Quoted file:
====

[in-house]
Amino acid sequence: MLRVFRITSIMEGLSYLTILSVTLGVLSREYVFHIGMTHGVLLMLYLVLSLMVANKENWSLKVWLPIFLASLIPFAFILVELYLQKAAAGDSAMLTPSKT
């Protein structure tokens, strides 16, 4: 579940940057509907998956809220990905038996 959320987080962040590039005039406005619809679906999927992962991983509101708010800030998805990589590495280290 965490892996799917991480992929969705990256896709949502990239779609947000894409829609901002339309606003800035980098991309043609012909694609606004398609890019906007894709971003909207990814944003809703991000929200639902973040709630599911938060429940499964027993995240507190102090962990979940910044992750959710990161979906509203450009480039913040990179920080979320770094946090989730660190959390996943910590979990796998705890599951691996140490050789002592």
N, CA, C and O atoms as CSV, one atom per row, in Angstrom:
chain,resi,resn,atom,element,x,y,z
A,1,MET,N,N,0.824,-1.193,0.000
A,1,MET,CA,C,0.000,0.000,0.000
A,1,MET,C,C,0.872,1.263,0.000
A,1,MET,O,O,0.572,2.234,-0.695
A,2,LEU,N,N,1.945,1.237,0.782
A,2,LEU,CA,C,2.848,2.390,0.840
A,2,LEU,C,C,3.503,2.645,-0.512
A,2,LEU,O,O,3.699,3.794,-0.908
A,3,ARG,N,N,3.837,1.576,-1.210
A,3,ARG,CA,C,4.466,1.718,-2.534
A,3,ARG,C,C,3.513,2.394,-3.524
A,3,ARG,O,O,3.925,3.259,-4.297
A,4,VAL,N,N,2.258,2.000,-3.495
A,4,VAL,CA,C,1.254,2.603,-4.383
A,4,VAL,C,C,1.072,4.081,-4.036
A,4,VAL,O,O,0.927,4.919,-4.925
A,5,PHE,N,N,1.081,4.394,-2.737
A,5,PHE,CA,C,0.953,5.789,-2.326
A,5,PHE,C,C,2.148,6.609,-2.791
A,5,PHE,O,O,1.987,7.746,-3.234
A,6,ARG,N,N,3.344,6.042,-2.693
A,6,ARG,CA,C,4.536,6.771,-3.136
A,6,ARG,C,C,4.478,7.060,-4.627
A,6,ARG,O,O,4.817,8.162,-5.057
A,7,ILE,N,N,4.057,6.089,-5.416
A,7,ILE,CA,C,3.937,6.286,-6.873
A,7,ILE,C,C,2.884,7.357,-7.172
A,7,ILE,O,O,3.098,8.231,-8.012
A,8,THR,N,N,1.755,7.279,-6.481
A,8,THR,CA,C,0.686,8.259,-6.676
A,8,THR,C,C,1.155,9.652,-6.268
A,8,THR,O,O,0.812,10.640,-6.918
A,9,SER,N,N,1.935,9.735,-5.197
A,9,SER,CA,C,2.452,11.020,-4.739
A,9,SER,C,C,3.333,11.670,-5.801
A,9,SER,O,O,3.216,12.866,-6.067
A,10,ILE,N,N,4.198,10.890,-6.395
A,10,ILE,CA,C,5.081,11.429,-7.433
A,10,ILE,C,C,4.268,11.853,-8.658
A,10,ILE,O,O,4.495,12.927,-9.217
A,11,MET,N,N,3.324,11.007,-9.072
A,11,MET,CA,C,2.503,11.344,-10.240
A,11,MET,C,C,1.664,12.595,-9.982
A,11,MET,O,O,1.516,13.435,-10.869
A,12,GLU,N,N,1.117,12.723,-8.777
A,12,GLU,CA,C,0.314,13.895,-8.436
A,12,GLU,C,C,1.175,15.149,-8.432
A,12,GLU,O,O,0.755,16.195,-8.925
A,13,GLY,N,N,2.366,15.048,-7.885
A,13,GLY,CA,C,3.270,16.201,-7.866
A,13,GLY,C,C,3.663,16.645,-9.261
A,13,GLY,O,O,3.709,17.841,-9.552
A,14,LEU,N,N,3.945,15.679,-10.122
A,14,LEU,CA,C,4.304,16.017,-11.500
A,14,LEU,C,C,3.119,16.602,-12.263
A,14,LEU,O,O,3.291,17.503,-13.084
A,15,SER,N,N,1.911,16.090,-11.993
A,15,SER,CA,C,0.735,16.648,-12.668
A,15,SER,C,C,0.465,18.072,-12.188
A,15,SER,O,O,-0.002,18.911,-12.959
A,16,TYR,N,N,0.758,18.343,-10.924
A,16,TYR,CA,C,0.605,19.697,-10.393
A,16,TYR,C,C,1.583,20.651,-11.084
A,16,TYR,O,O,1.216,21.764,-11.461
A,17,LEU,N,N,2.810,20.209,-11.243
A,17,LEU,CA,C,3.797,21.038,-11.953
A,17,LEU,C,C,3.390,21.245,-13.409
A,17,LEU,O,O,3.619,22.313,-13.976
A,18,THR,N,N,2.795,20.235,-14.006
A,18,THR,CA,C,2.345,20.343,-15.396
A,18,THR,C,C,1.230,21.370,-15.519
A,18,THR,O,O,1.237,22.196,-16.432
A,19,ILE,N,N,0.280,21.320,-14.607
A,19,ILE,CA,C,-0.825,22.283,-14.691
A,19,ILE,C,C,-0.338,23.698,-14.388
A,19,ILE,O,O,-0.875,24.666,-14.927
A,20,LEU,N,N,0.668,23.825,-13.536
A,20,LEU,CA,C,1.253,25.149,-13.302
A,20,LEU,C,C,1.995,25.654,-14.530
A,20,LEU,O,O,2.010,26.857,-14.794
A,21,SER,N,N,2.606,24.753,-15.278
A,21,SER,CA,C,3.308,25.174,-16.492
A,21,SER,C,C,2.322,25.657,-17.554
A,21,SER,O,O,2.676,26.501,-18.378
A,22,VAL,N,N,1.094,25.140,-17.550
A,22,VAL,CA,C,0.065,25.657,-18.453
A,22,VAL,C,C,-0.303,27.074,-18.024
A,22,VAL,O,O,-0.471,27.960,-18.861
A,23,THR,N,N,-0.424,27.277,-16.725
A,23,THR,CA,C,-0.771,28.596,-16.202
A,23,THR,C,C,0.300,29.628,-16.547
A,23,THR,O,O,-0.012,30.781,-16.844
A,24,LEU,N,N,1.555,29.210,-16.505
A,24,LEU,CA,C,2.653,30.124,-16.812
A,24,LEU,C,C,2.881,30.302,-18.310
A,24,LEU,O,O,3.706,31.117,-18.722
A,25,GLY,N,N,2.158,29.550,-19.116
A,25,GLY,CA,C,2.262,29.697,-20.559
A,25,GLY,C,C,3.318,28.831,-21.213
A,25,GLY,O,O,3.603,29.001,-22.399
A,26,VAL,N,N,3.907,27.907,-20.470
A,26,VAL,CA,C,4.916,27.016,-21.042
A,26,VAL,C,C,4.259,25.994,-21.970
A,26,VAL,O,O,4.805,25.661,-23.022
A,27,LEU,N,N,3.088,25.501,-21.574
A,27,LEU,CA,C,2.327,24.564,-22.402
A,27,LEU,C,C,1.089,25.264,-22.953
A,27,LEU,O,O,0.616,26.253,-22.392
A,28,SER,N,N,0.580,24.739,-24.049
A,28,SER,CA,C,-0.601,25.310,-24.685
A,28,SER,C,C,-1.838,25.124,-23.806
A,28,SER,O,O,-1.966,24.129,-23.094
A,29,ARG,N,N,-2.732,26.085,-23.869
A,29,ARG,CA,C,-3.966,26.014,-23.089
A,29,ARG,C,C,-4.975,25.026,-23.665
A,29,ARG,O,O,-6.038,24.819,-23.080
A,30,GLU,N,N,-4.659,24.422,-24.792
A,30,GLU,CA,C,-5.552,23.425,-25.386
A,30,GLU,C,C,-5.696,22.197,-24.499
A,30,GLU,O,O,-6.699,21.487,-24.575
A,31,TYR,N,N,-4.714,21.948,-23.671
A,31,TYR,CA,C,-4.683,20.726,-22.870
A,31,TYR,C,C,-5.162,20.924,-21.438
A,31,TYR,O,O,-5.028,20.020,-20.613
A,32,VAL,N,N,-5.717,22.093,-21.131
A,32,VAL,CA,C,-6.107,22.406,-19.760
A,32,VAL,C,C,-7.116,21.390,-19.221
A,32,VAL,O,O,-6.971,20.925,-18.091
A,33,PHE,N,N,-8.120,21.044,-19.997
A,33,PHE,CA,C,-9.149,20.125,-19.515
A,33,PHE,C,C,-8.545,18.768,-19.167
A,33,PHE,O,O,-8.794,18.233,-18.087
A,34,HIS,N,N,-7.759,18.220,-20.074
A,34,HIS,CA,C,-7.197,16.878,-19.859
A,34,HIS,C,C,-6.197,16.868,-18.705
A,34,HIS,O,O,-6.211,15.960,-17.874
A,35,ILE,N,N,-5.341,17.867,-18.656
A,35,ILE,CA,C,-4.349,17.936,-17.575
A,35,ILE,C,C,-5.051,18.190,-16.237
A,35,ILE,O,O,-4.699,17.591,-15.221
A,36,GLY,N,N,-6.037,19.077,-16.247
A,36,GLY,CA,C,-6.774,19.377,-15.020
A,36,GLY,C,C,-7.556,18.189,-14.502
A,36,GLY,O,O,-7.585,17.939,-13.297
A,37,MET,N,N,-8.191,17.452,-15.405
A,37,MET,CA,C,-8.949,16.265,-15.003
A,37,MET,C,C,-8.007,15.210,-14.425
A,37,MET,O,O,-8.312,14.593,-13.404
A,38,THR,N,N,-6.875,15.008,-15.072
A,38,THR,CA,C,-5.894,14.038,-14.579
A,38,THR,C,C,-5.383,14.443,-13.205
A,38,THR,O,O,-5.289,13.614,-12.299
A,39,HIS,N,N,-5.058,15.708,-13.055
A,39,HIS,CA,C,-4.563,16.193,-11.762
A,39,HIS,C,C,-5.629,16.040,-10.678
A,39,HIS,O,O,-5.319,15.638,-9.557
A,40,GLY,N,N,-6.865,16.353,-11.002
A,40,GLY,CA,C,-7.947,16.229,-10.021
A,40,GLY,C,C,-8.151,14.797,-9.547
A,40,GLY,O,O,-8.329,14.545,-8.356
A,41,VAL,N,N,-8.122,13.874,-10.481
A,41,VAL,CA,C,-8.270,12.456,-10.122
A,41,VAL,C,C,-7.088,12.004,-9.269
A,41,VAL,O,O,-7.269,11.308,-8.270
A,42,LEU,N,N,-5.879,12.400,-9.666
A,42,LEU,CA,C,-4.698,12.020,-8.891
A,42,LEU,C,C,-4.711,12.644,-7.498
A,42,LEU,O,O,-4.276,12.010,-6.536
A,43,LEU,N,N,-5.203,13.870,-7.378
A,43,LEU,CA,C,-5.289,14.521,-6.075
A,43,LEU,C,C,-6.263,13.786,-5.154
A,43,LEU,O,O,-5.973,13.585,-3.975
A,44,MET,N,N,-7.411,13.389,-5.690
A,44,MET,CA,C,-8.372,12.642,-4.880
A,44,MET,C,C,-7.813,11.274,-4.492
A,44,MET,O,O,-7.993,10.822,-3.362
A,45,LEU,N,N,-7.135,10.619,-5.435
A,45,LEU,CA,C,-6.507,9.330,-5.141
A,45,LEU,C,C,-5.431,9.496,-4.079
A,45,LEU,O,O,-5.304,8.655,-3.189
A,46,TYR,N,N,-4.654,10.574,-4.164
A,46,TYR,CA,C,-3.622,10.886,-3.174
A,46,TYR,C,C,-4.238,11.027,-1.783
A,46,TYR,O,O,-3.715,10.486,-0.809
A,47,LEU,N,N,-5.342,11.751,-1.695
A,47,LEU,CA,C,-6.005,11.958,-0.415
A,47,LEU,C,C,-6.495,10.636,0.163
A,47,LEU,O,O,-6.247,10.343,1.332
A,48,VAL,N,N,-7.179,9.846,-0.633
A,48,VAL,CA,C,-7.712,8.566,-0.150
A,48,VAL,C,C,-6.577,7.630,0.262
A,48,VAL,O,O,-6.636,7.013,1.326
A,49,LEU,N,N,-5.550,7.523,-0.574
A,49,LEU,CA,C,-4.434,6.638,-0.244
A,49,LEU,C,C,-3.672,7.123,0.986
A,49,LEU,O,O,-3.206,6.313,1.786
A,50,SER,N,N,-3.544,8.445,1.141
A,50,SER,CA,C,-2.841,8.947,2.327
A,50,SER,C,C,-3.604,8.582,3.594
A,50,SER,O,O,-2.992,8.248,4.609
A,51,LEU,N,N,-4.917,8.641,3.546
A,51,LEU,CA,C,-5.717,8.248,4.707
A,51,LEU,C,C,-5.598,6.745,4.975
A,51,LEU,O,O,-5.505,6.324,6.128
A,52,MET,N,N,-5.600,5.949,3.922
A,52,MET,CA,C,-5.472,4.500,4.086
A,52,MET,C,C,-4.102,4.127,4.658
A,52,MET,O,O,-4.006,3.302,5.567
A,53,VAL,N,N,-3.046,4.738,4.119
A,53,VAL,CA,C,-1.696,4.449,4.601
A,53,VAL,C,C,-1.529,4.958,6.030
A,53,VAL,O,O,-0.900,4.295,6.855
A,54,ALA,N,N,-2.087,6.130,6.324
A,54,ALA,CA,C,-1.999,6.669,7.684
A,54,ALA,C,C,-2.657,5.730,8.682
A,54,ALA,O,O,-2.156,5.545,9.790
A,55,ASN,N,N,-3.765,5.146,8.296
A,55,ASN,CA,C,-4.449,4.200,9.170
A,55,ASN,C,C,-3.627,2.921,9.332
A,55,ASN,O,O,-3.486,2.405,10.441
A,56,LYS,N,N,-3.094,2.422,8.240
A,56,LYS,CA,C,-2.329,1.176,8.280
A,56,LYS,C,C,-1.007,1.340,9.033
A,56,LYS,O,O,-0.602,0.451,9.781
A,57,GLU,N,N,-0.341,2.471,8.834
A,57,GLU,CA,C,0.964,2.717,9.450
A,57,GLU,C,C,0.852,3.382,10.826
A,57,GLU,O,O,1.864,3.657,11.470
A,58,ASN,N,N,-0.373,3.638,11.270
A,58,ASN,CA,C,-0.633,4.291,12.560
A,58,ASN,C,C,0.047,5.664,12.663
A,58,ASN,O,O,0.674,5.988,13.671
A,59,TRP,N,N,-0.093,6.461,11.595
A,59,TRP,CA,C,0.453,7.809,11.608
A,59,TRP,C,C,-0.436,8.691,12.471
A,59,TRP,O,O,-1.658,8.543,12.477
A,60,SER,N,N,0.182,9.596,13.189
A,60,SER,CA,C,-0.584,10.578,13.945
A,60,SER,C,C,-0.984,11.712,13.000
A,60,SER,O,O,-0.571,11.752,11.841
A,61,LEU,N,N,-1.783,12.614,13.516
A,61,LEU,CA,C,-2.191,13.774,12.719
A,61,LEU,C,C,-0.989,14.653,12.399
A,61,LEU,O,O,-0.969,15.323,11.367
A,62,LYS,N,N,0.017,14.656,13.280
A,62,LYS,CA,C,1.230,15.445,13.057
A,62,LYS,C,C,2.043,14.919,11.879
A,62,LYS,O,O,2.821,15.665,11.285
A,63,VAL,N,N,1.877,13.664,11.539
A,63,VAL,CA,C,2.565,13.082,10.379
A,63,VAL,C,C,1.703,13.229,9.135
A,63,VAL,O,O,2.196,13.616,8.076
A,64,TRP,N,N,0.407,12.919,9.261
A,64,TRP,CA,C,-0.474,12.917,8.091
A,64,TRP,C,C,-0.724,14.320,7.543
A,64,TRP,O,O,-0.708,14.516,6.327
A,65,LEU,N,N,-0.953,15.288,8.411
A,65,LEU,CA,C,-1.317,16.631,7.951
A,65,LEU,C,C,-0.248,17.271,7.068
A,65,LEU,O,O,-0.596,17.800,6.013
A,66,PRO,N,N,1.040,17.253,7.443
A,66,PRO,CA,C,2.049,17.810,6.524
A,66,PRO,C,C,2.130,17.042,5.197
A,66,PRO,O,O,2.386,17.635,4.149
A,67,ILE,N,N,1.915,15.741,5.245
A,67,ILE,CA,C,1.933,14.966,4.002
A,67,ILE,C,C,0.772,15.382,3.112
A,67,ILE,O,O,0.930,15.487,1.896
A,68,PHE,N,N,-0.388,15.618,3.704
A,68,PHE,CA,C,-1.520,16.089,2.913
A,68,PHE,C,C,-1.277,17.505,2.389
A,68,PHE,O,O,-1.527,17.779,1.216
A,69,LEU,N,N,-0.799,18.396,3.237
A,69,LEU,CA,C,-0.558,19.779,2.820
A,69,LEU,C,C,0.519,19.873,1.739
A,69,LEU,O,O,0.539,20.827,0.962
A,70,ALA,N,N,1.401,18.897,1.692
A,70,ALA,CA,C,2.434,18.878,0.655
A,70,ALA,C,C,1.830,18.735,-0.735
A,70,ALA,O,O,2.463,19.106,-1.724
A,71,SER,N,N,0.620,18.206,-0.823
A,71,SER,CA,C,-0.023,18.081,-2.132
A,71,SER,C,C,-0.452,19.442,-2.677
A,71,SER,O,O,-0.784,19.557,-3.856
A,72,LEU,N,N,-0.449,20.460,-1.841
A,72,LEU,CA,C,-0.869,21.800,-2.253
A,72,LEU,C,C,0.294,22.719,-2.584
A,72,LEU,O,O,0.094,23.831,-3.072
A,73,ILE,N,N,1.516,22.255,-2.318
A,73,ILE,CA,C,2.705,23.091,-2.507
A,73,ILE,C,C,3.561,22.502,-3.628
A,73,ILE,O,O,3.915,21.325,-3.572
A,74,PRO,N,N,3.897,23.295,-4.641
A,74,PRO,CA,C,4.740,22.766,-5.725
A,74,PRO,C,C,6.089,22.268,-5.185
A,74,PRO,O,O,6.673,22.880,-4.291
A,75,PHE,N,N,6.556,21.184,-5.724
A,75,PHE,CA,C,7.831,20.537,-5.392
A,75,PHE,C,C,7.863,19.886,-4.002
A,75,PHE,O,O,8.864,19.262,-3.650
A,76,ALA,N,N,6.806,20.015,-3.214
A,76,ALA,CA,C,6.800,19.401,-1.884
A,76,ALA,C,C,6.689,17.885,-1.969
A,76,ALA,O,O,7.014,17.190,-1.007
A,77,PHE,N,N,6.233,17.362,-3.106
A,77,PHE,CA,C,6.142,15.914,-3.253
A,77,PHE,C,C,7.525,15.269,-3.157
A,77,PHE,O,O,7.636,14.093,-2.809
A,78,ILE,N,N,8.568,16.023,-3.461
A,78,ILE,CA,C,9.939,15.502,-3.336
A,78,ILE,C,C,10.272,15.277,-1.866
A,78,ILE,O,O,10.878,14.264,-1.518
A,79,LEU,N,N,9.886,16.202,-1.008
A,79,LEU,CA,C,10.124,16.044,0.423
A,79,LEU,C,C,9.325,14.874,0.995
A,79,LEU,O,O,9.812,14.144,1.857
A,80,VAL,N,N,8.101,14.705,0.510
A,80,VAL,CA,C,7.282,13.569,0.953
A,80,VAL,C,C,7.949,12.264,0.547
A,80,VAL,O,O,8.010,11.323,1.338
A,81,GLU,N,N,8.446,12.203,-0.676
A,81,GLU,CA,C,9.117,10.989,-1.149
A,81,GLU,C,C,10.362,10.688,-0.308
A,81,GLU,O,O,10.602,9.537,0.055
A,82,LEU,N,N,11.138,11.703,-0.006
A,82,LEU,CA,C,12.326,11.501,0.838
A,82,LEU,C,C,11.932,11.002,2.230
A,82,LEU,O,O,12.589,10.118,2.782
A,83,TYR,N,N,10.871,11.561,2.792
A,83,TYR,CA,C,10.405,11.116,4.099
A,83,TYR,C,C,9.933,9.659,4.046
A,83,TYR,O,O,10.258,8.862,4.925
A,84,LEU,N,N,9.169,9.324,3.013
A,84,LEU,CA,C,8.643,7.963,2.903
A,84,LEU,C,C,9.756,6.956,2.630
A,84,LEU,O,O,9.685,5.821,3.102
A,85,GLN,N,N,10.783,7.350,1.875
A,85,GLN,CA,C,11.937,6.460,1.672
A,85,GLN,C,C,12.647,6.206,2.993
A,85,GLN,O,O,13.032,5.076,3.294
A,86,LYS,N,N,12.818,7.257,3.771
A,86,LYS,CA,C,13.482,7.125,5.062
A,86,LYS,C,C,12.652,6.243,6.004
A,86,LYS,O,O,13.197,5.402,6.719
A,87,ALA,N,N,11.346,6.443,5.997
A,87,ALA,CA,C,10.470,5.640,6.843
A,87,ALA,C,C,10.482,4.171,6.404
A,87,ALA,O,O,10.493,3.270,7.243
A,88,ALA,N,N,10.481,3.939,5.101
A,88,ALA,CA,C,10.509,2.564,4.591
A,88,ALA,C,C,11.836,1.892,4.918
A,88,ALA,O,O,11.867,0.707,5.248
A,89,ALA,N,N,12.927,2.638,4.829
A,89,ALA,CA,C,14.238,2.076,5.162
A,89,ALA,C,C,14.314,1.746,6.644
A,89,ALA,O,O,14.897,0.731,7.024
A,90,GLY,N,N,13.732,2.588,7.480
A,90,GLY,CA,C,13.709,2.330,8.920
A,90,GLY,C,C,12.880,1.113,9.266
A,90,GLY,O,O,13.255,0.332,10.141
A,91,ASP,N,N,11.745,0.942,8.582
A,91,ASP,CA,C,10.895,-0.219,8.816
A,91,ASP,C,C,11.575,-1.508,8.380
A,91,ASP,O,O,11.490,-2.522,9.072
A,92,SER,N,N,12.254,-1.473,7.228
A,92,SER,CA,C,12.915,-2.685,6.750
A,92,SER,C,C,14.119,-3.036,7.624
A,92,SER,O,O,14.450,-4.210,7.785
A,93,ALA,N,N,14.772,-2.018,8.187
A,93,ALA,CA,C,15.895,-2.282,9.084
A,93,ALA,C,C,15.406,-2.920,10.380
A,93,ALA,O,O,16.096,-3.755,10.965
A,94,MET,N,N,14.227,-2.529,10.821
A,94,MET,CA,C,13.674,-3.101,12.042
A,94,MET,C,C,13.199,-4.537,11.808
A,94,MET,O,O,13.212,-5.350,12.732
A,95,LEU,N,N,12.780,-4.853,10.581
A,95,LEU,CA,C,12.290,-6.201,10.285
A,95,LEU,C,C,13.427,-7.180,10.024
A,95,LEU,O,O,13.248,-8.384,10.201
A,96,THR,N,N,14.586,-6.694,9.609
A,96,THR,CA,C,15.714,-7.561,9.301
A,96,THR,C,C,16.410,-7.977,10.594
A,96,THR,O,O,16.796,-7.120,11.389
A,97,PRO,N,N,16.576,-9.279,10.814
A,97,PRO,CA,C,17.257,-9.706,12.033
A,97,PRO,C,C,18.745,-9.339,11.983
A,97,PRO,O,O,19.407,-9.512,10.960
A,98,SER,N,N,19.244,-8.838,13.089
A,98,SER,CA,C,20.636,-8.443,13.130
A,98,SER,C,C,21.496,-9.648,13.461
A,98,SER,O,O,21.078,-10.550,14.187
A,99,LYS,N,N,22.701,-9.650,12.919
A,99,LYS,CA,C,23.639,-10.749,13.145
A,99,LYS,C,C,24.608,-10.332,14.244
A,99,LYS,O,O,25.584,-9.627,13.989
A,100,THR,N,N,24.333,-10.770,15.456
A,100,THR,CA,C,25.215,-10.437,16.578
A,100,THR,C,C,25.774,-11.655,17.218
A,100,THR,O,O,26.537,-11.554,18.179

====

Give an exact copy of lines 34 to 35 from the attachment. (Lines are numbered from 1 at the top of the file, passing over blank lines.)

A,8,THR,N,N,1.755,7.279,-6.481
A,8,THR,CA,C,0.686,8.259,-6.676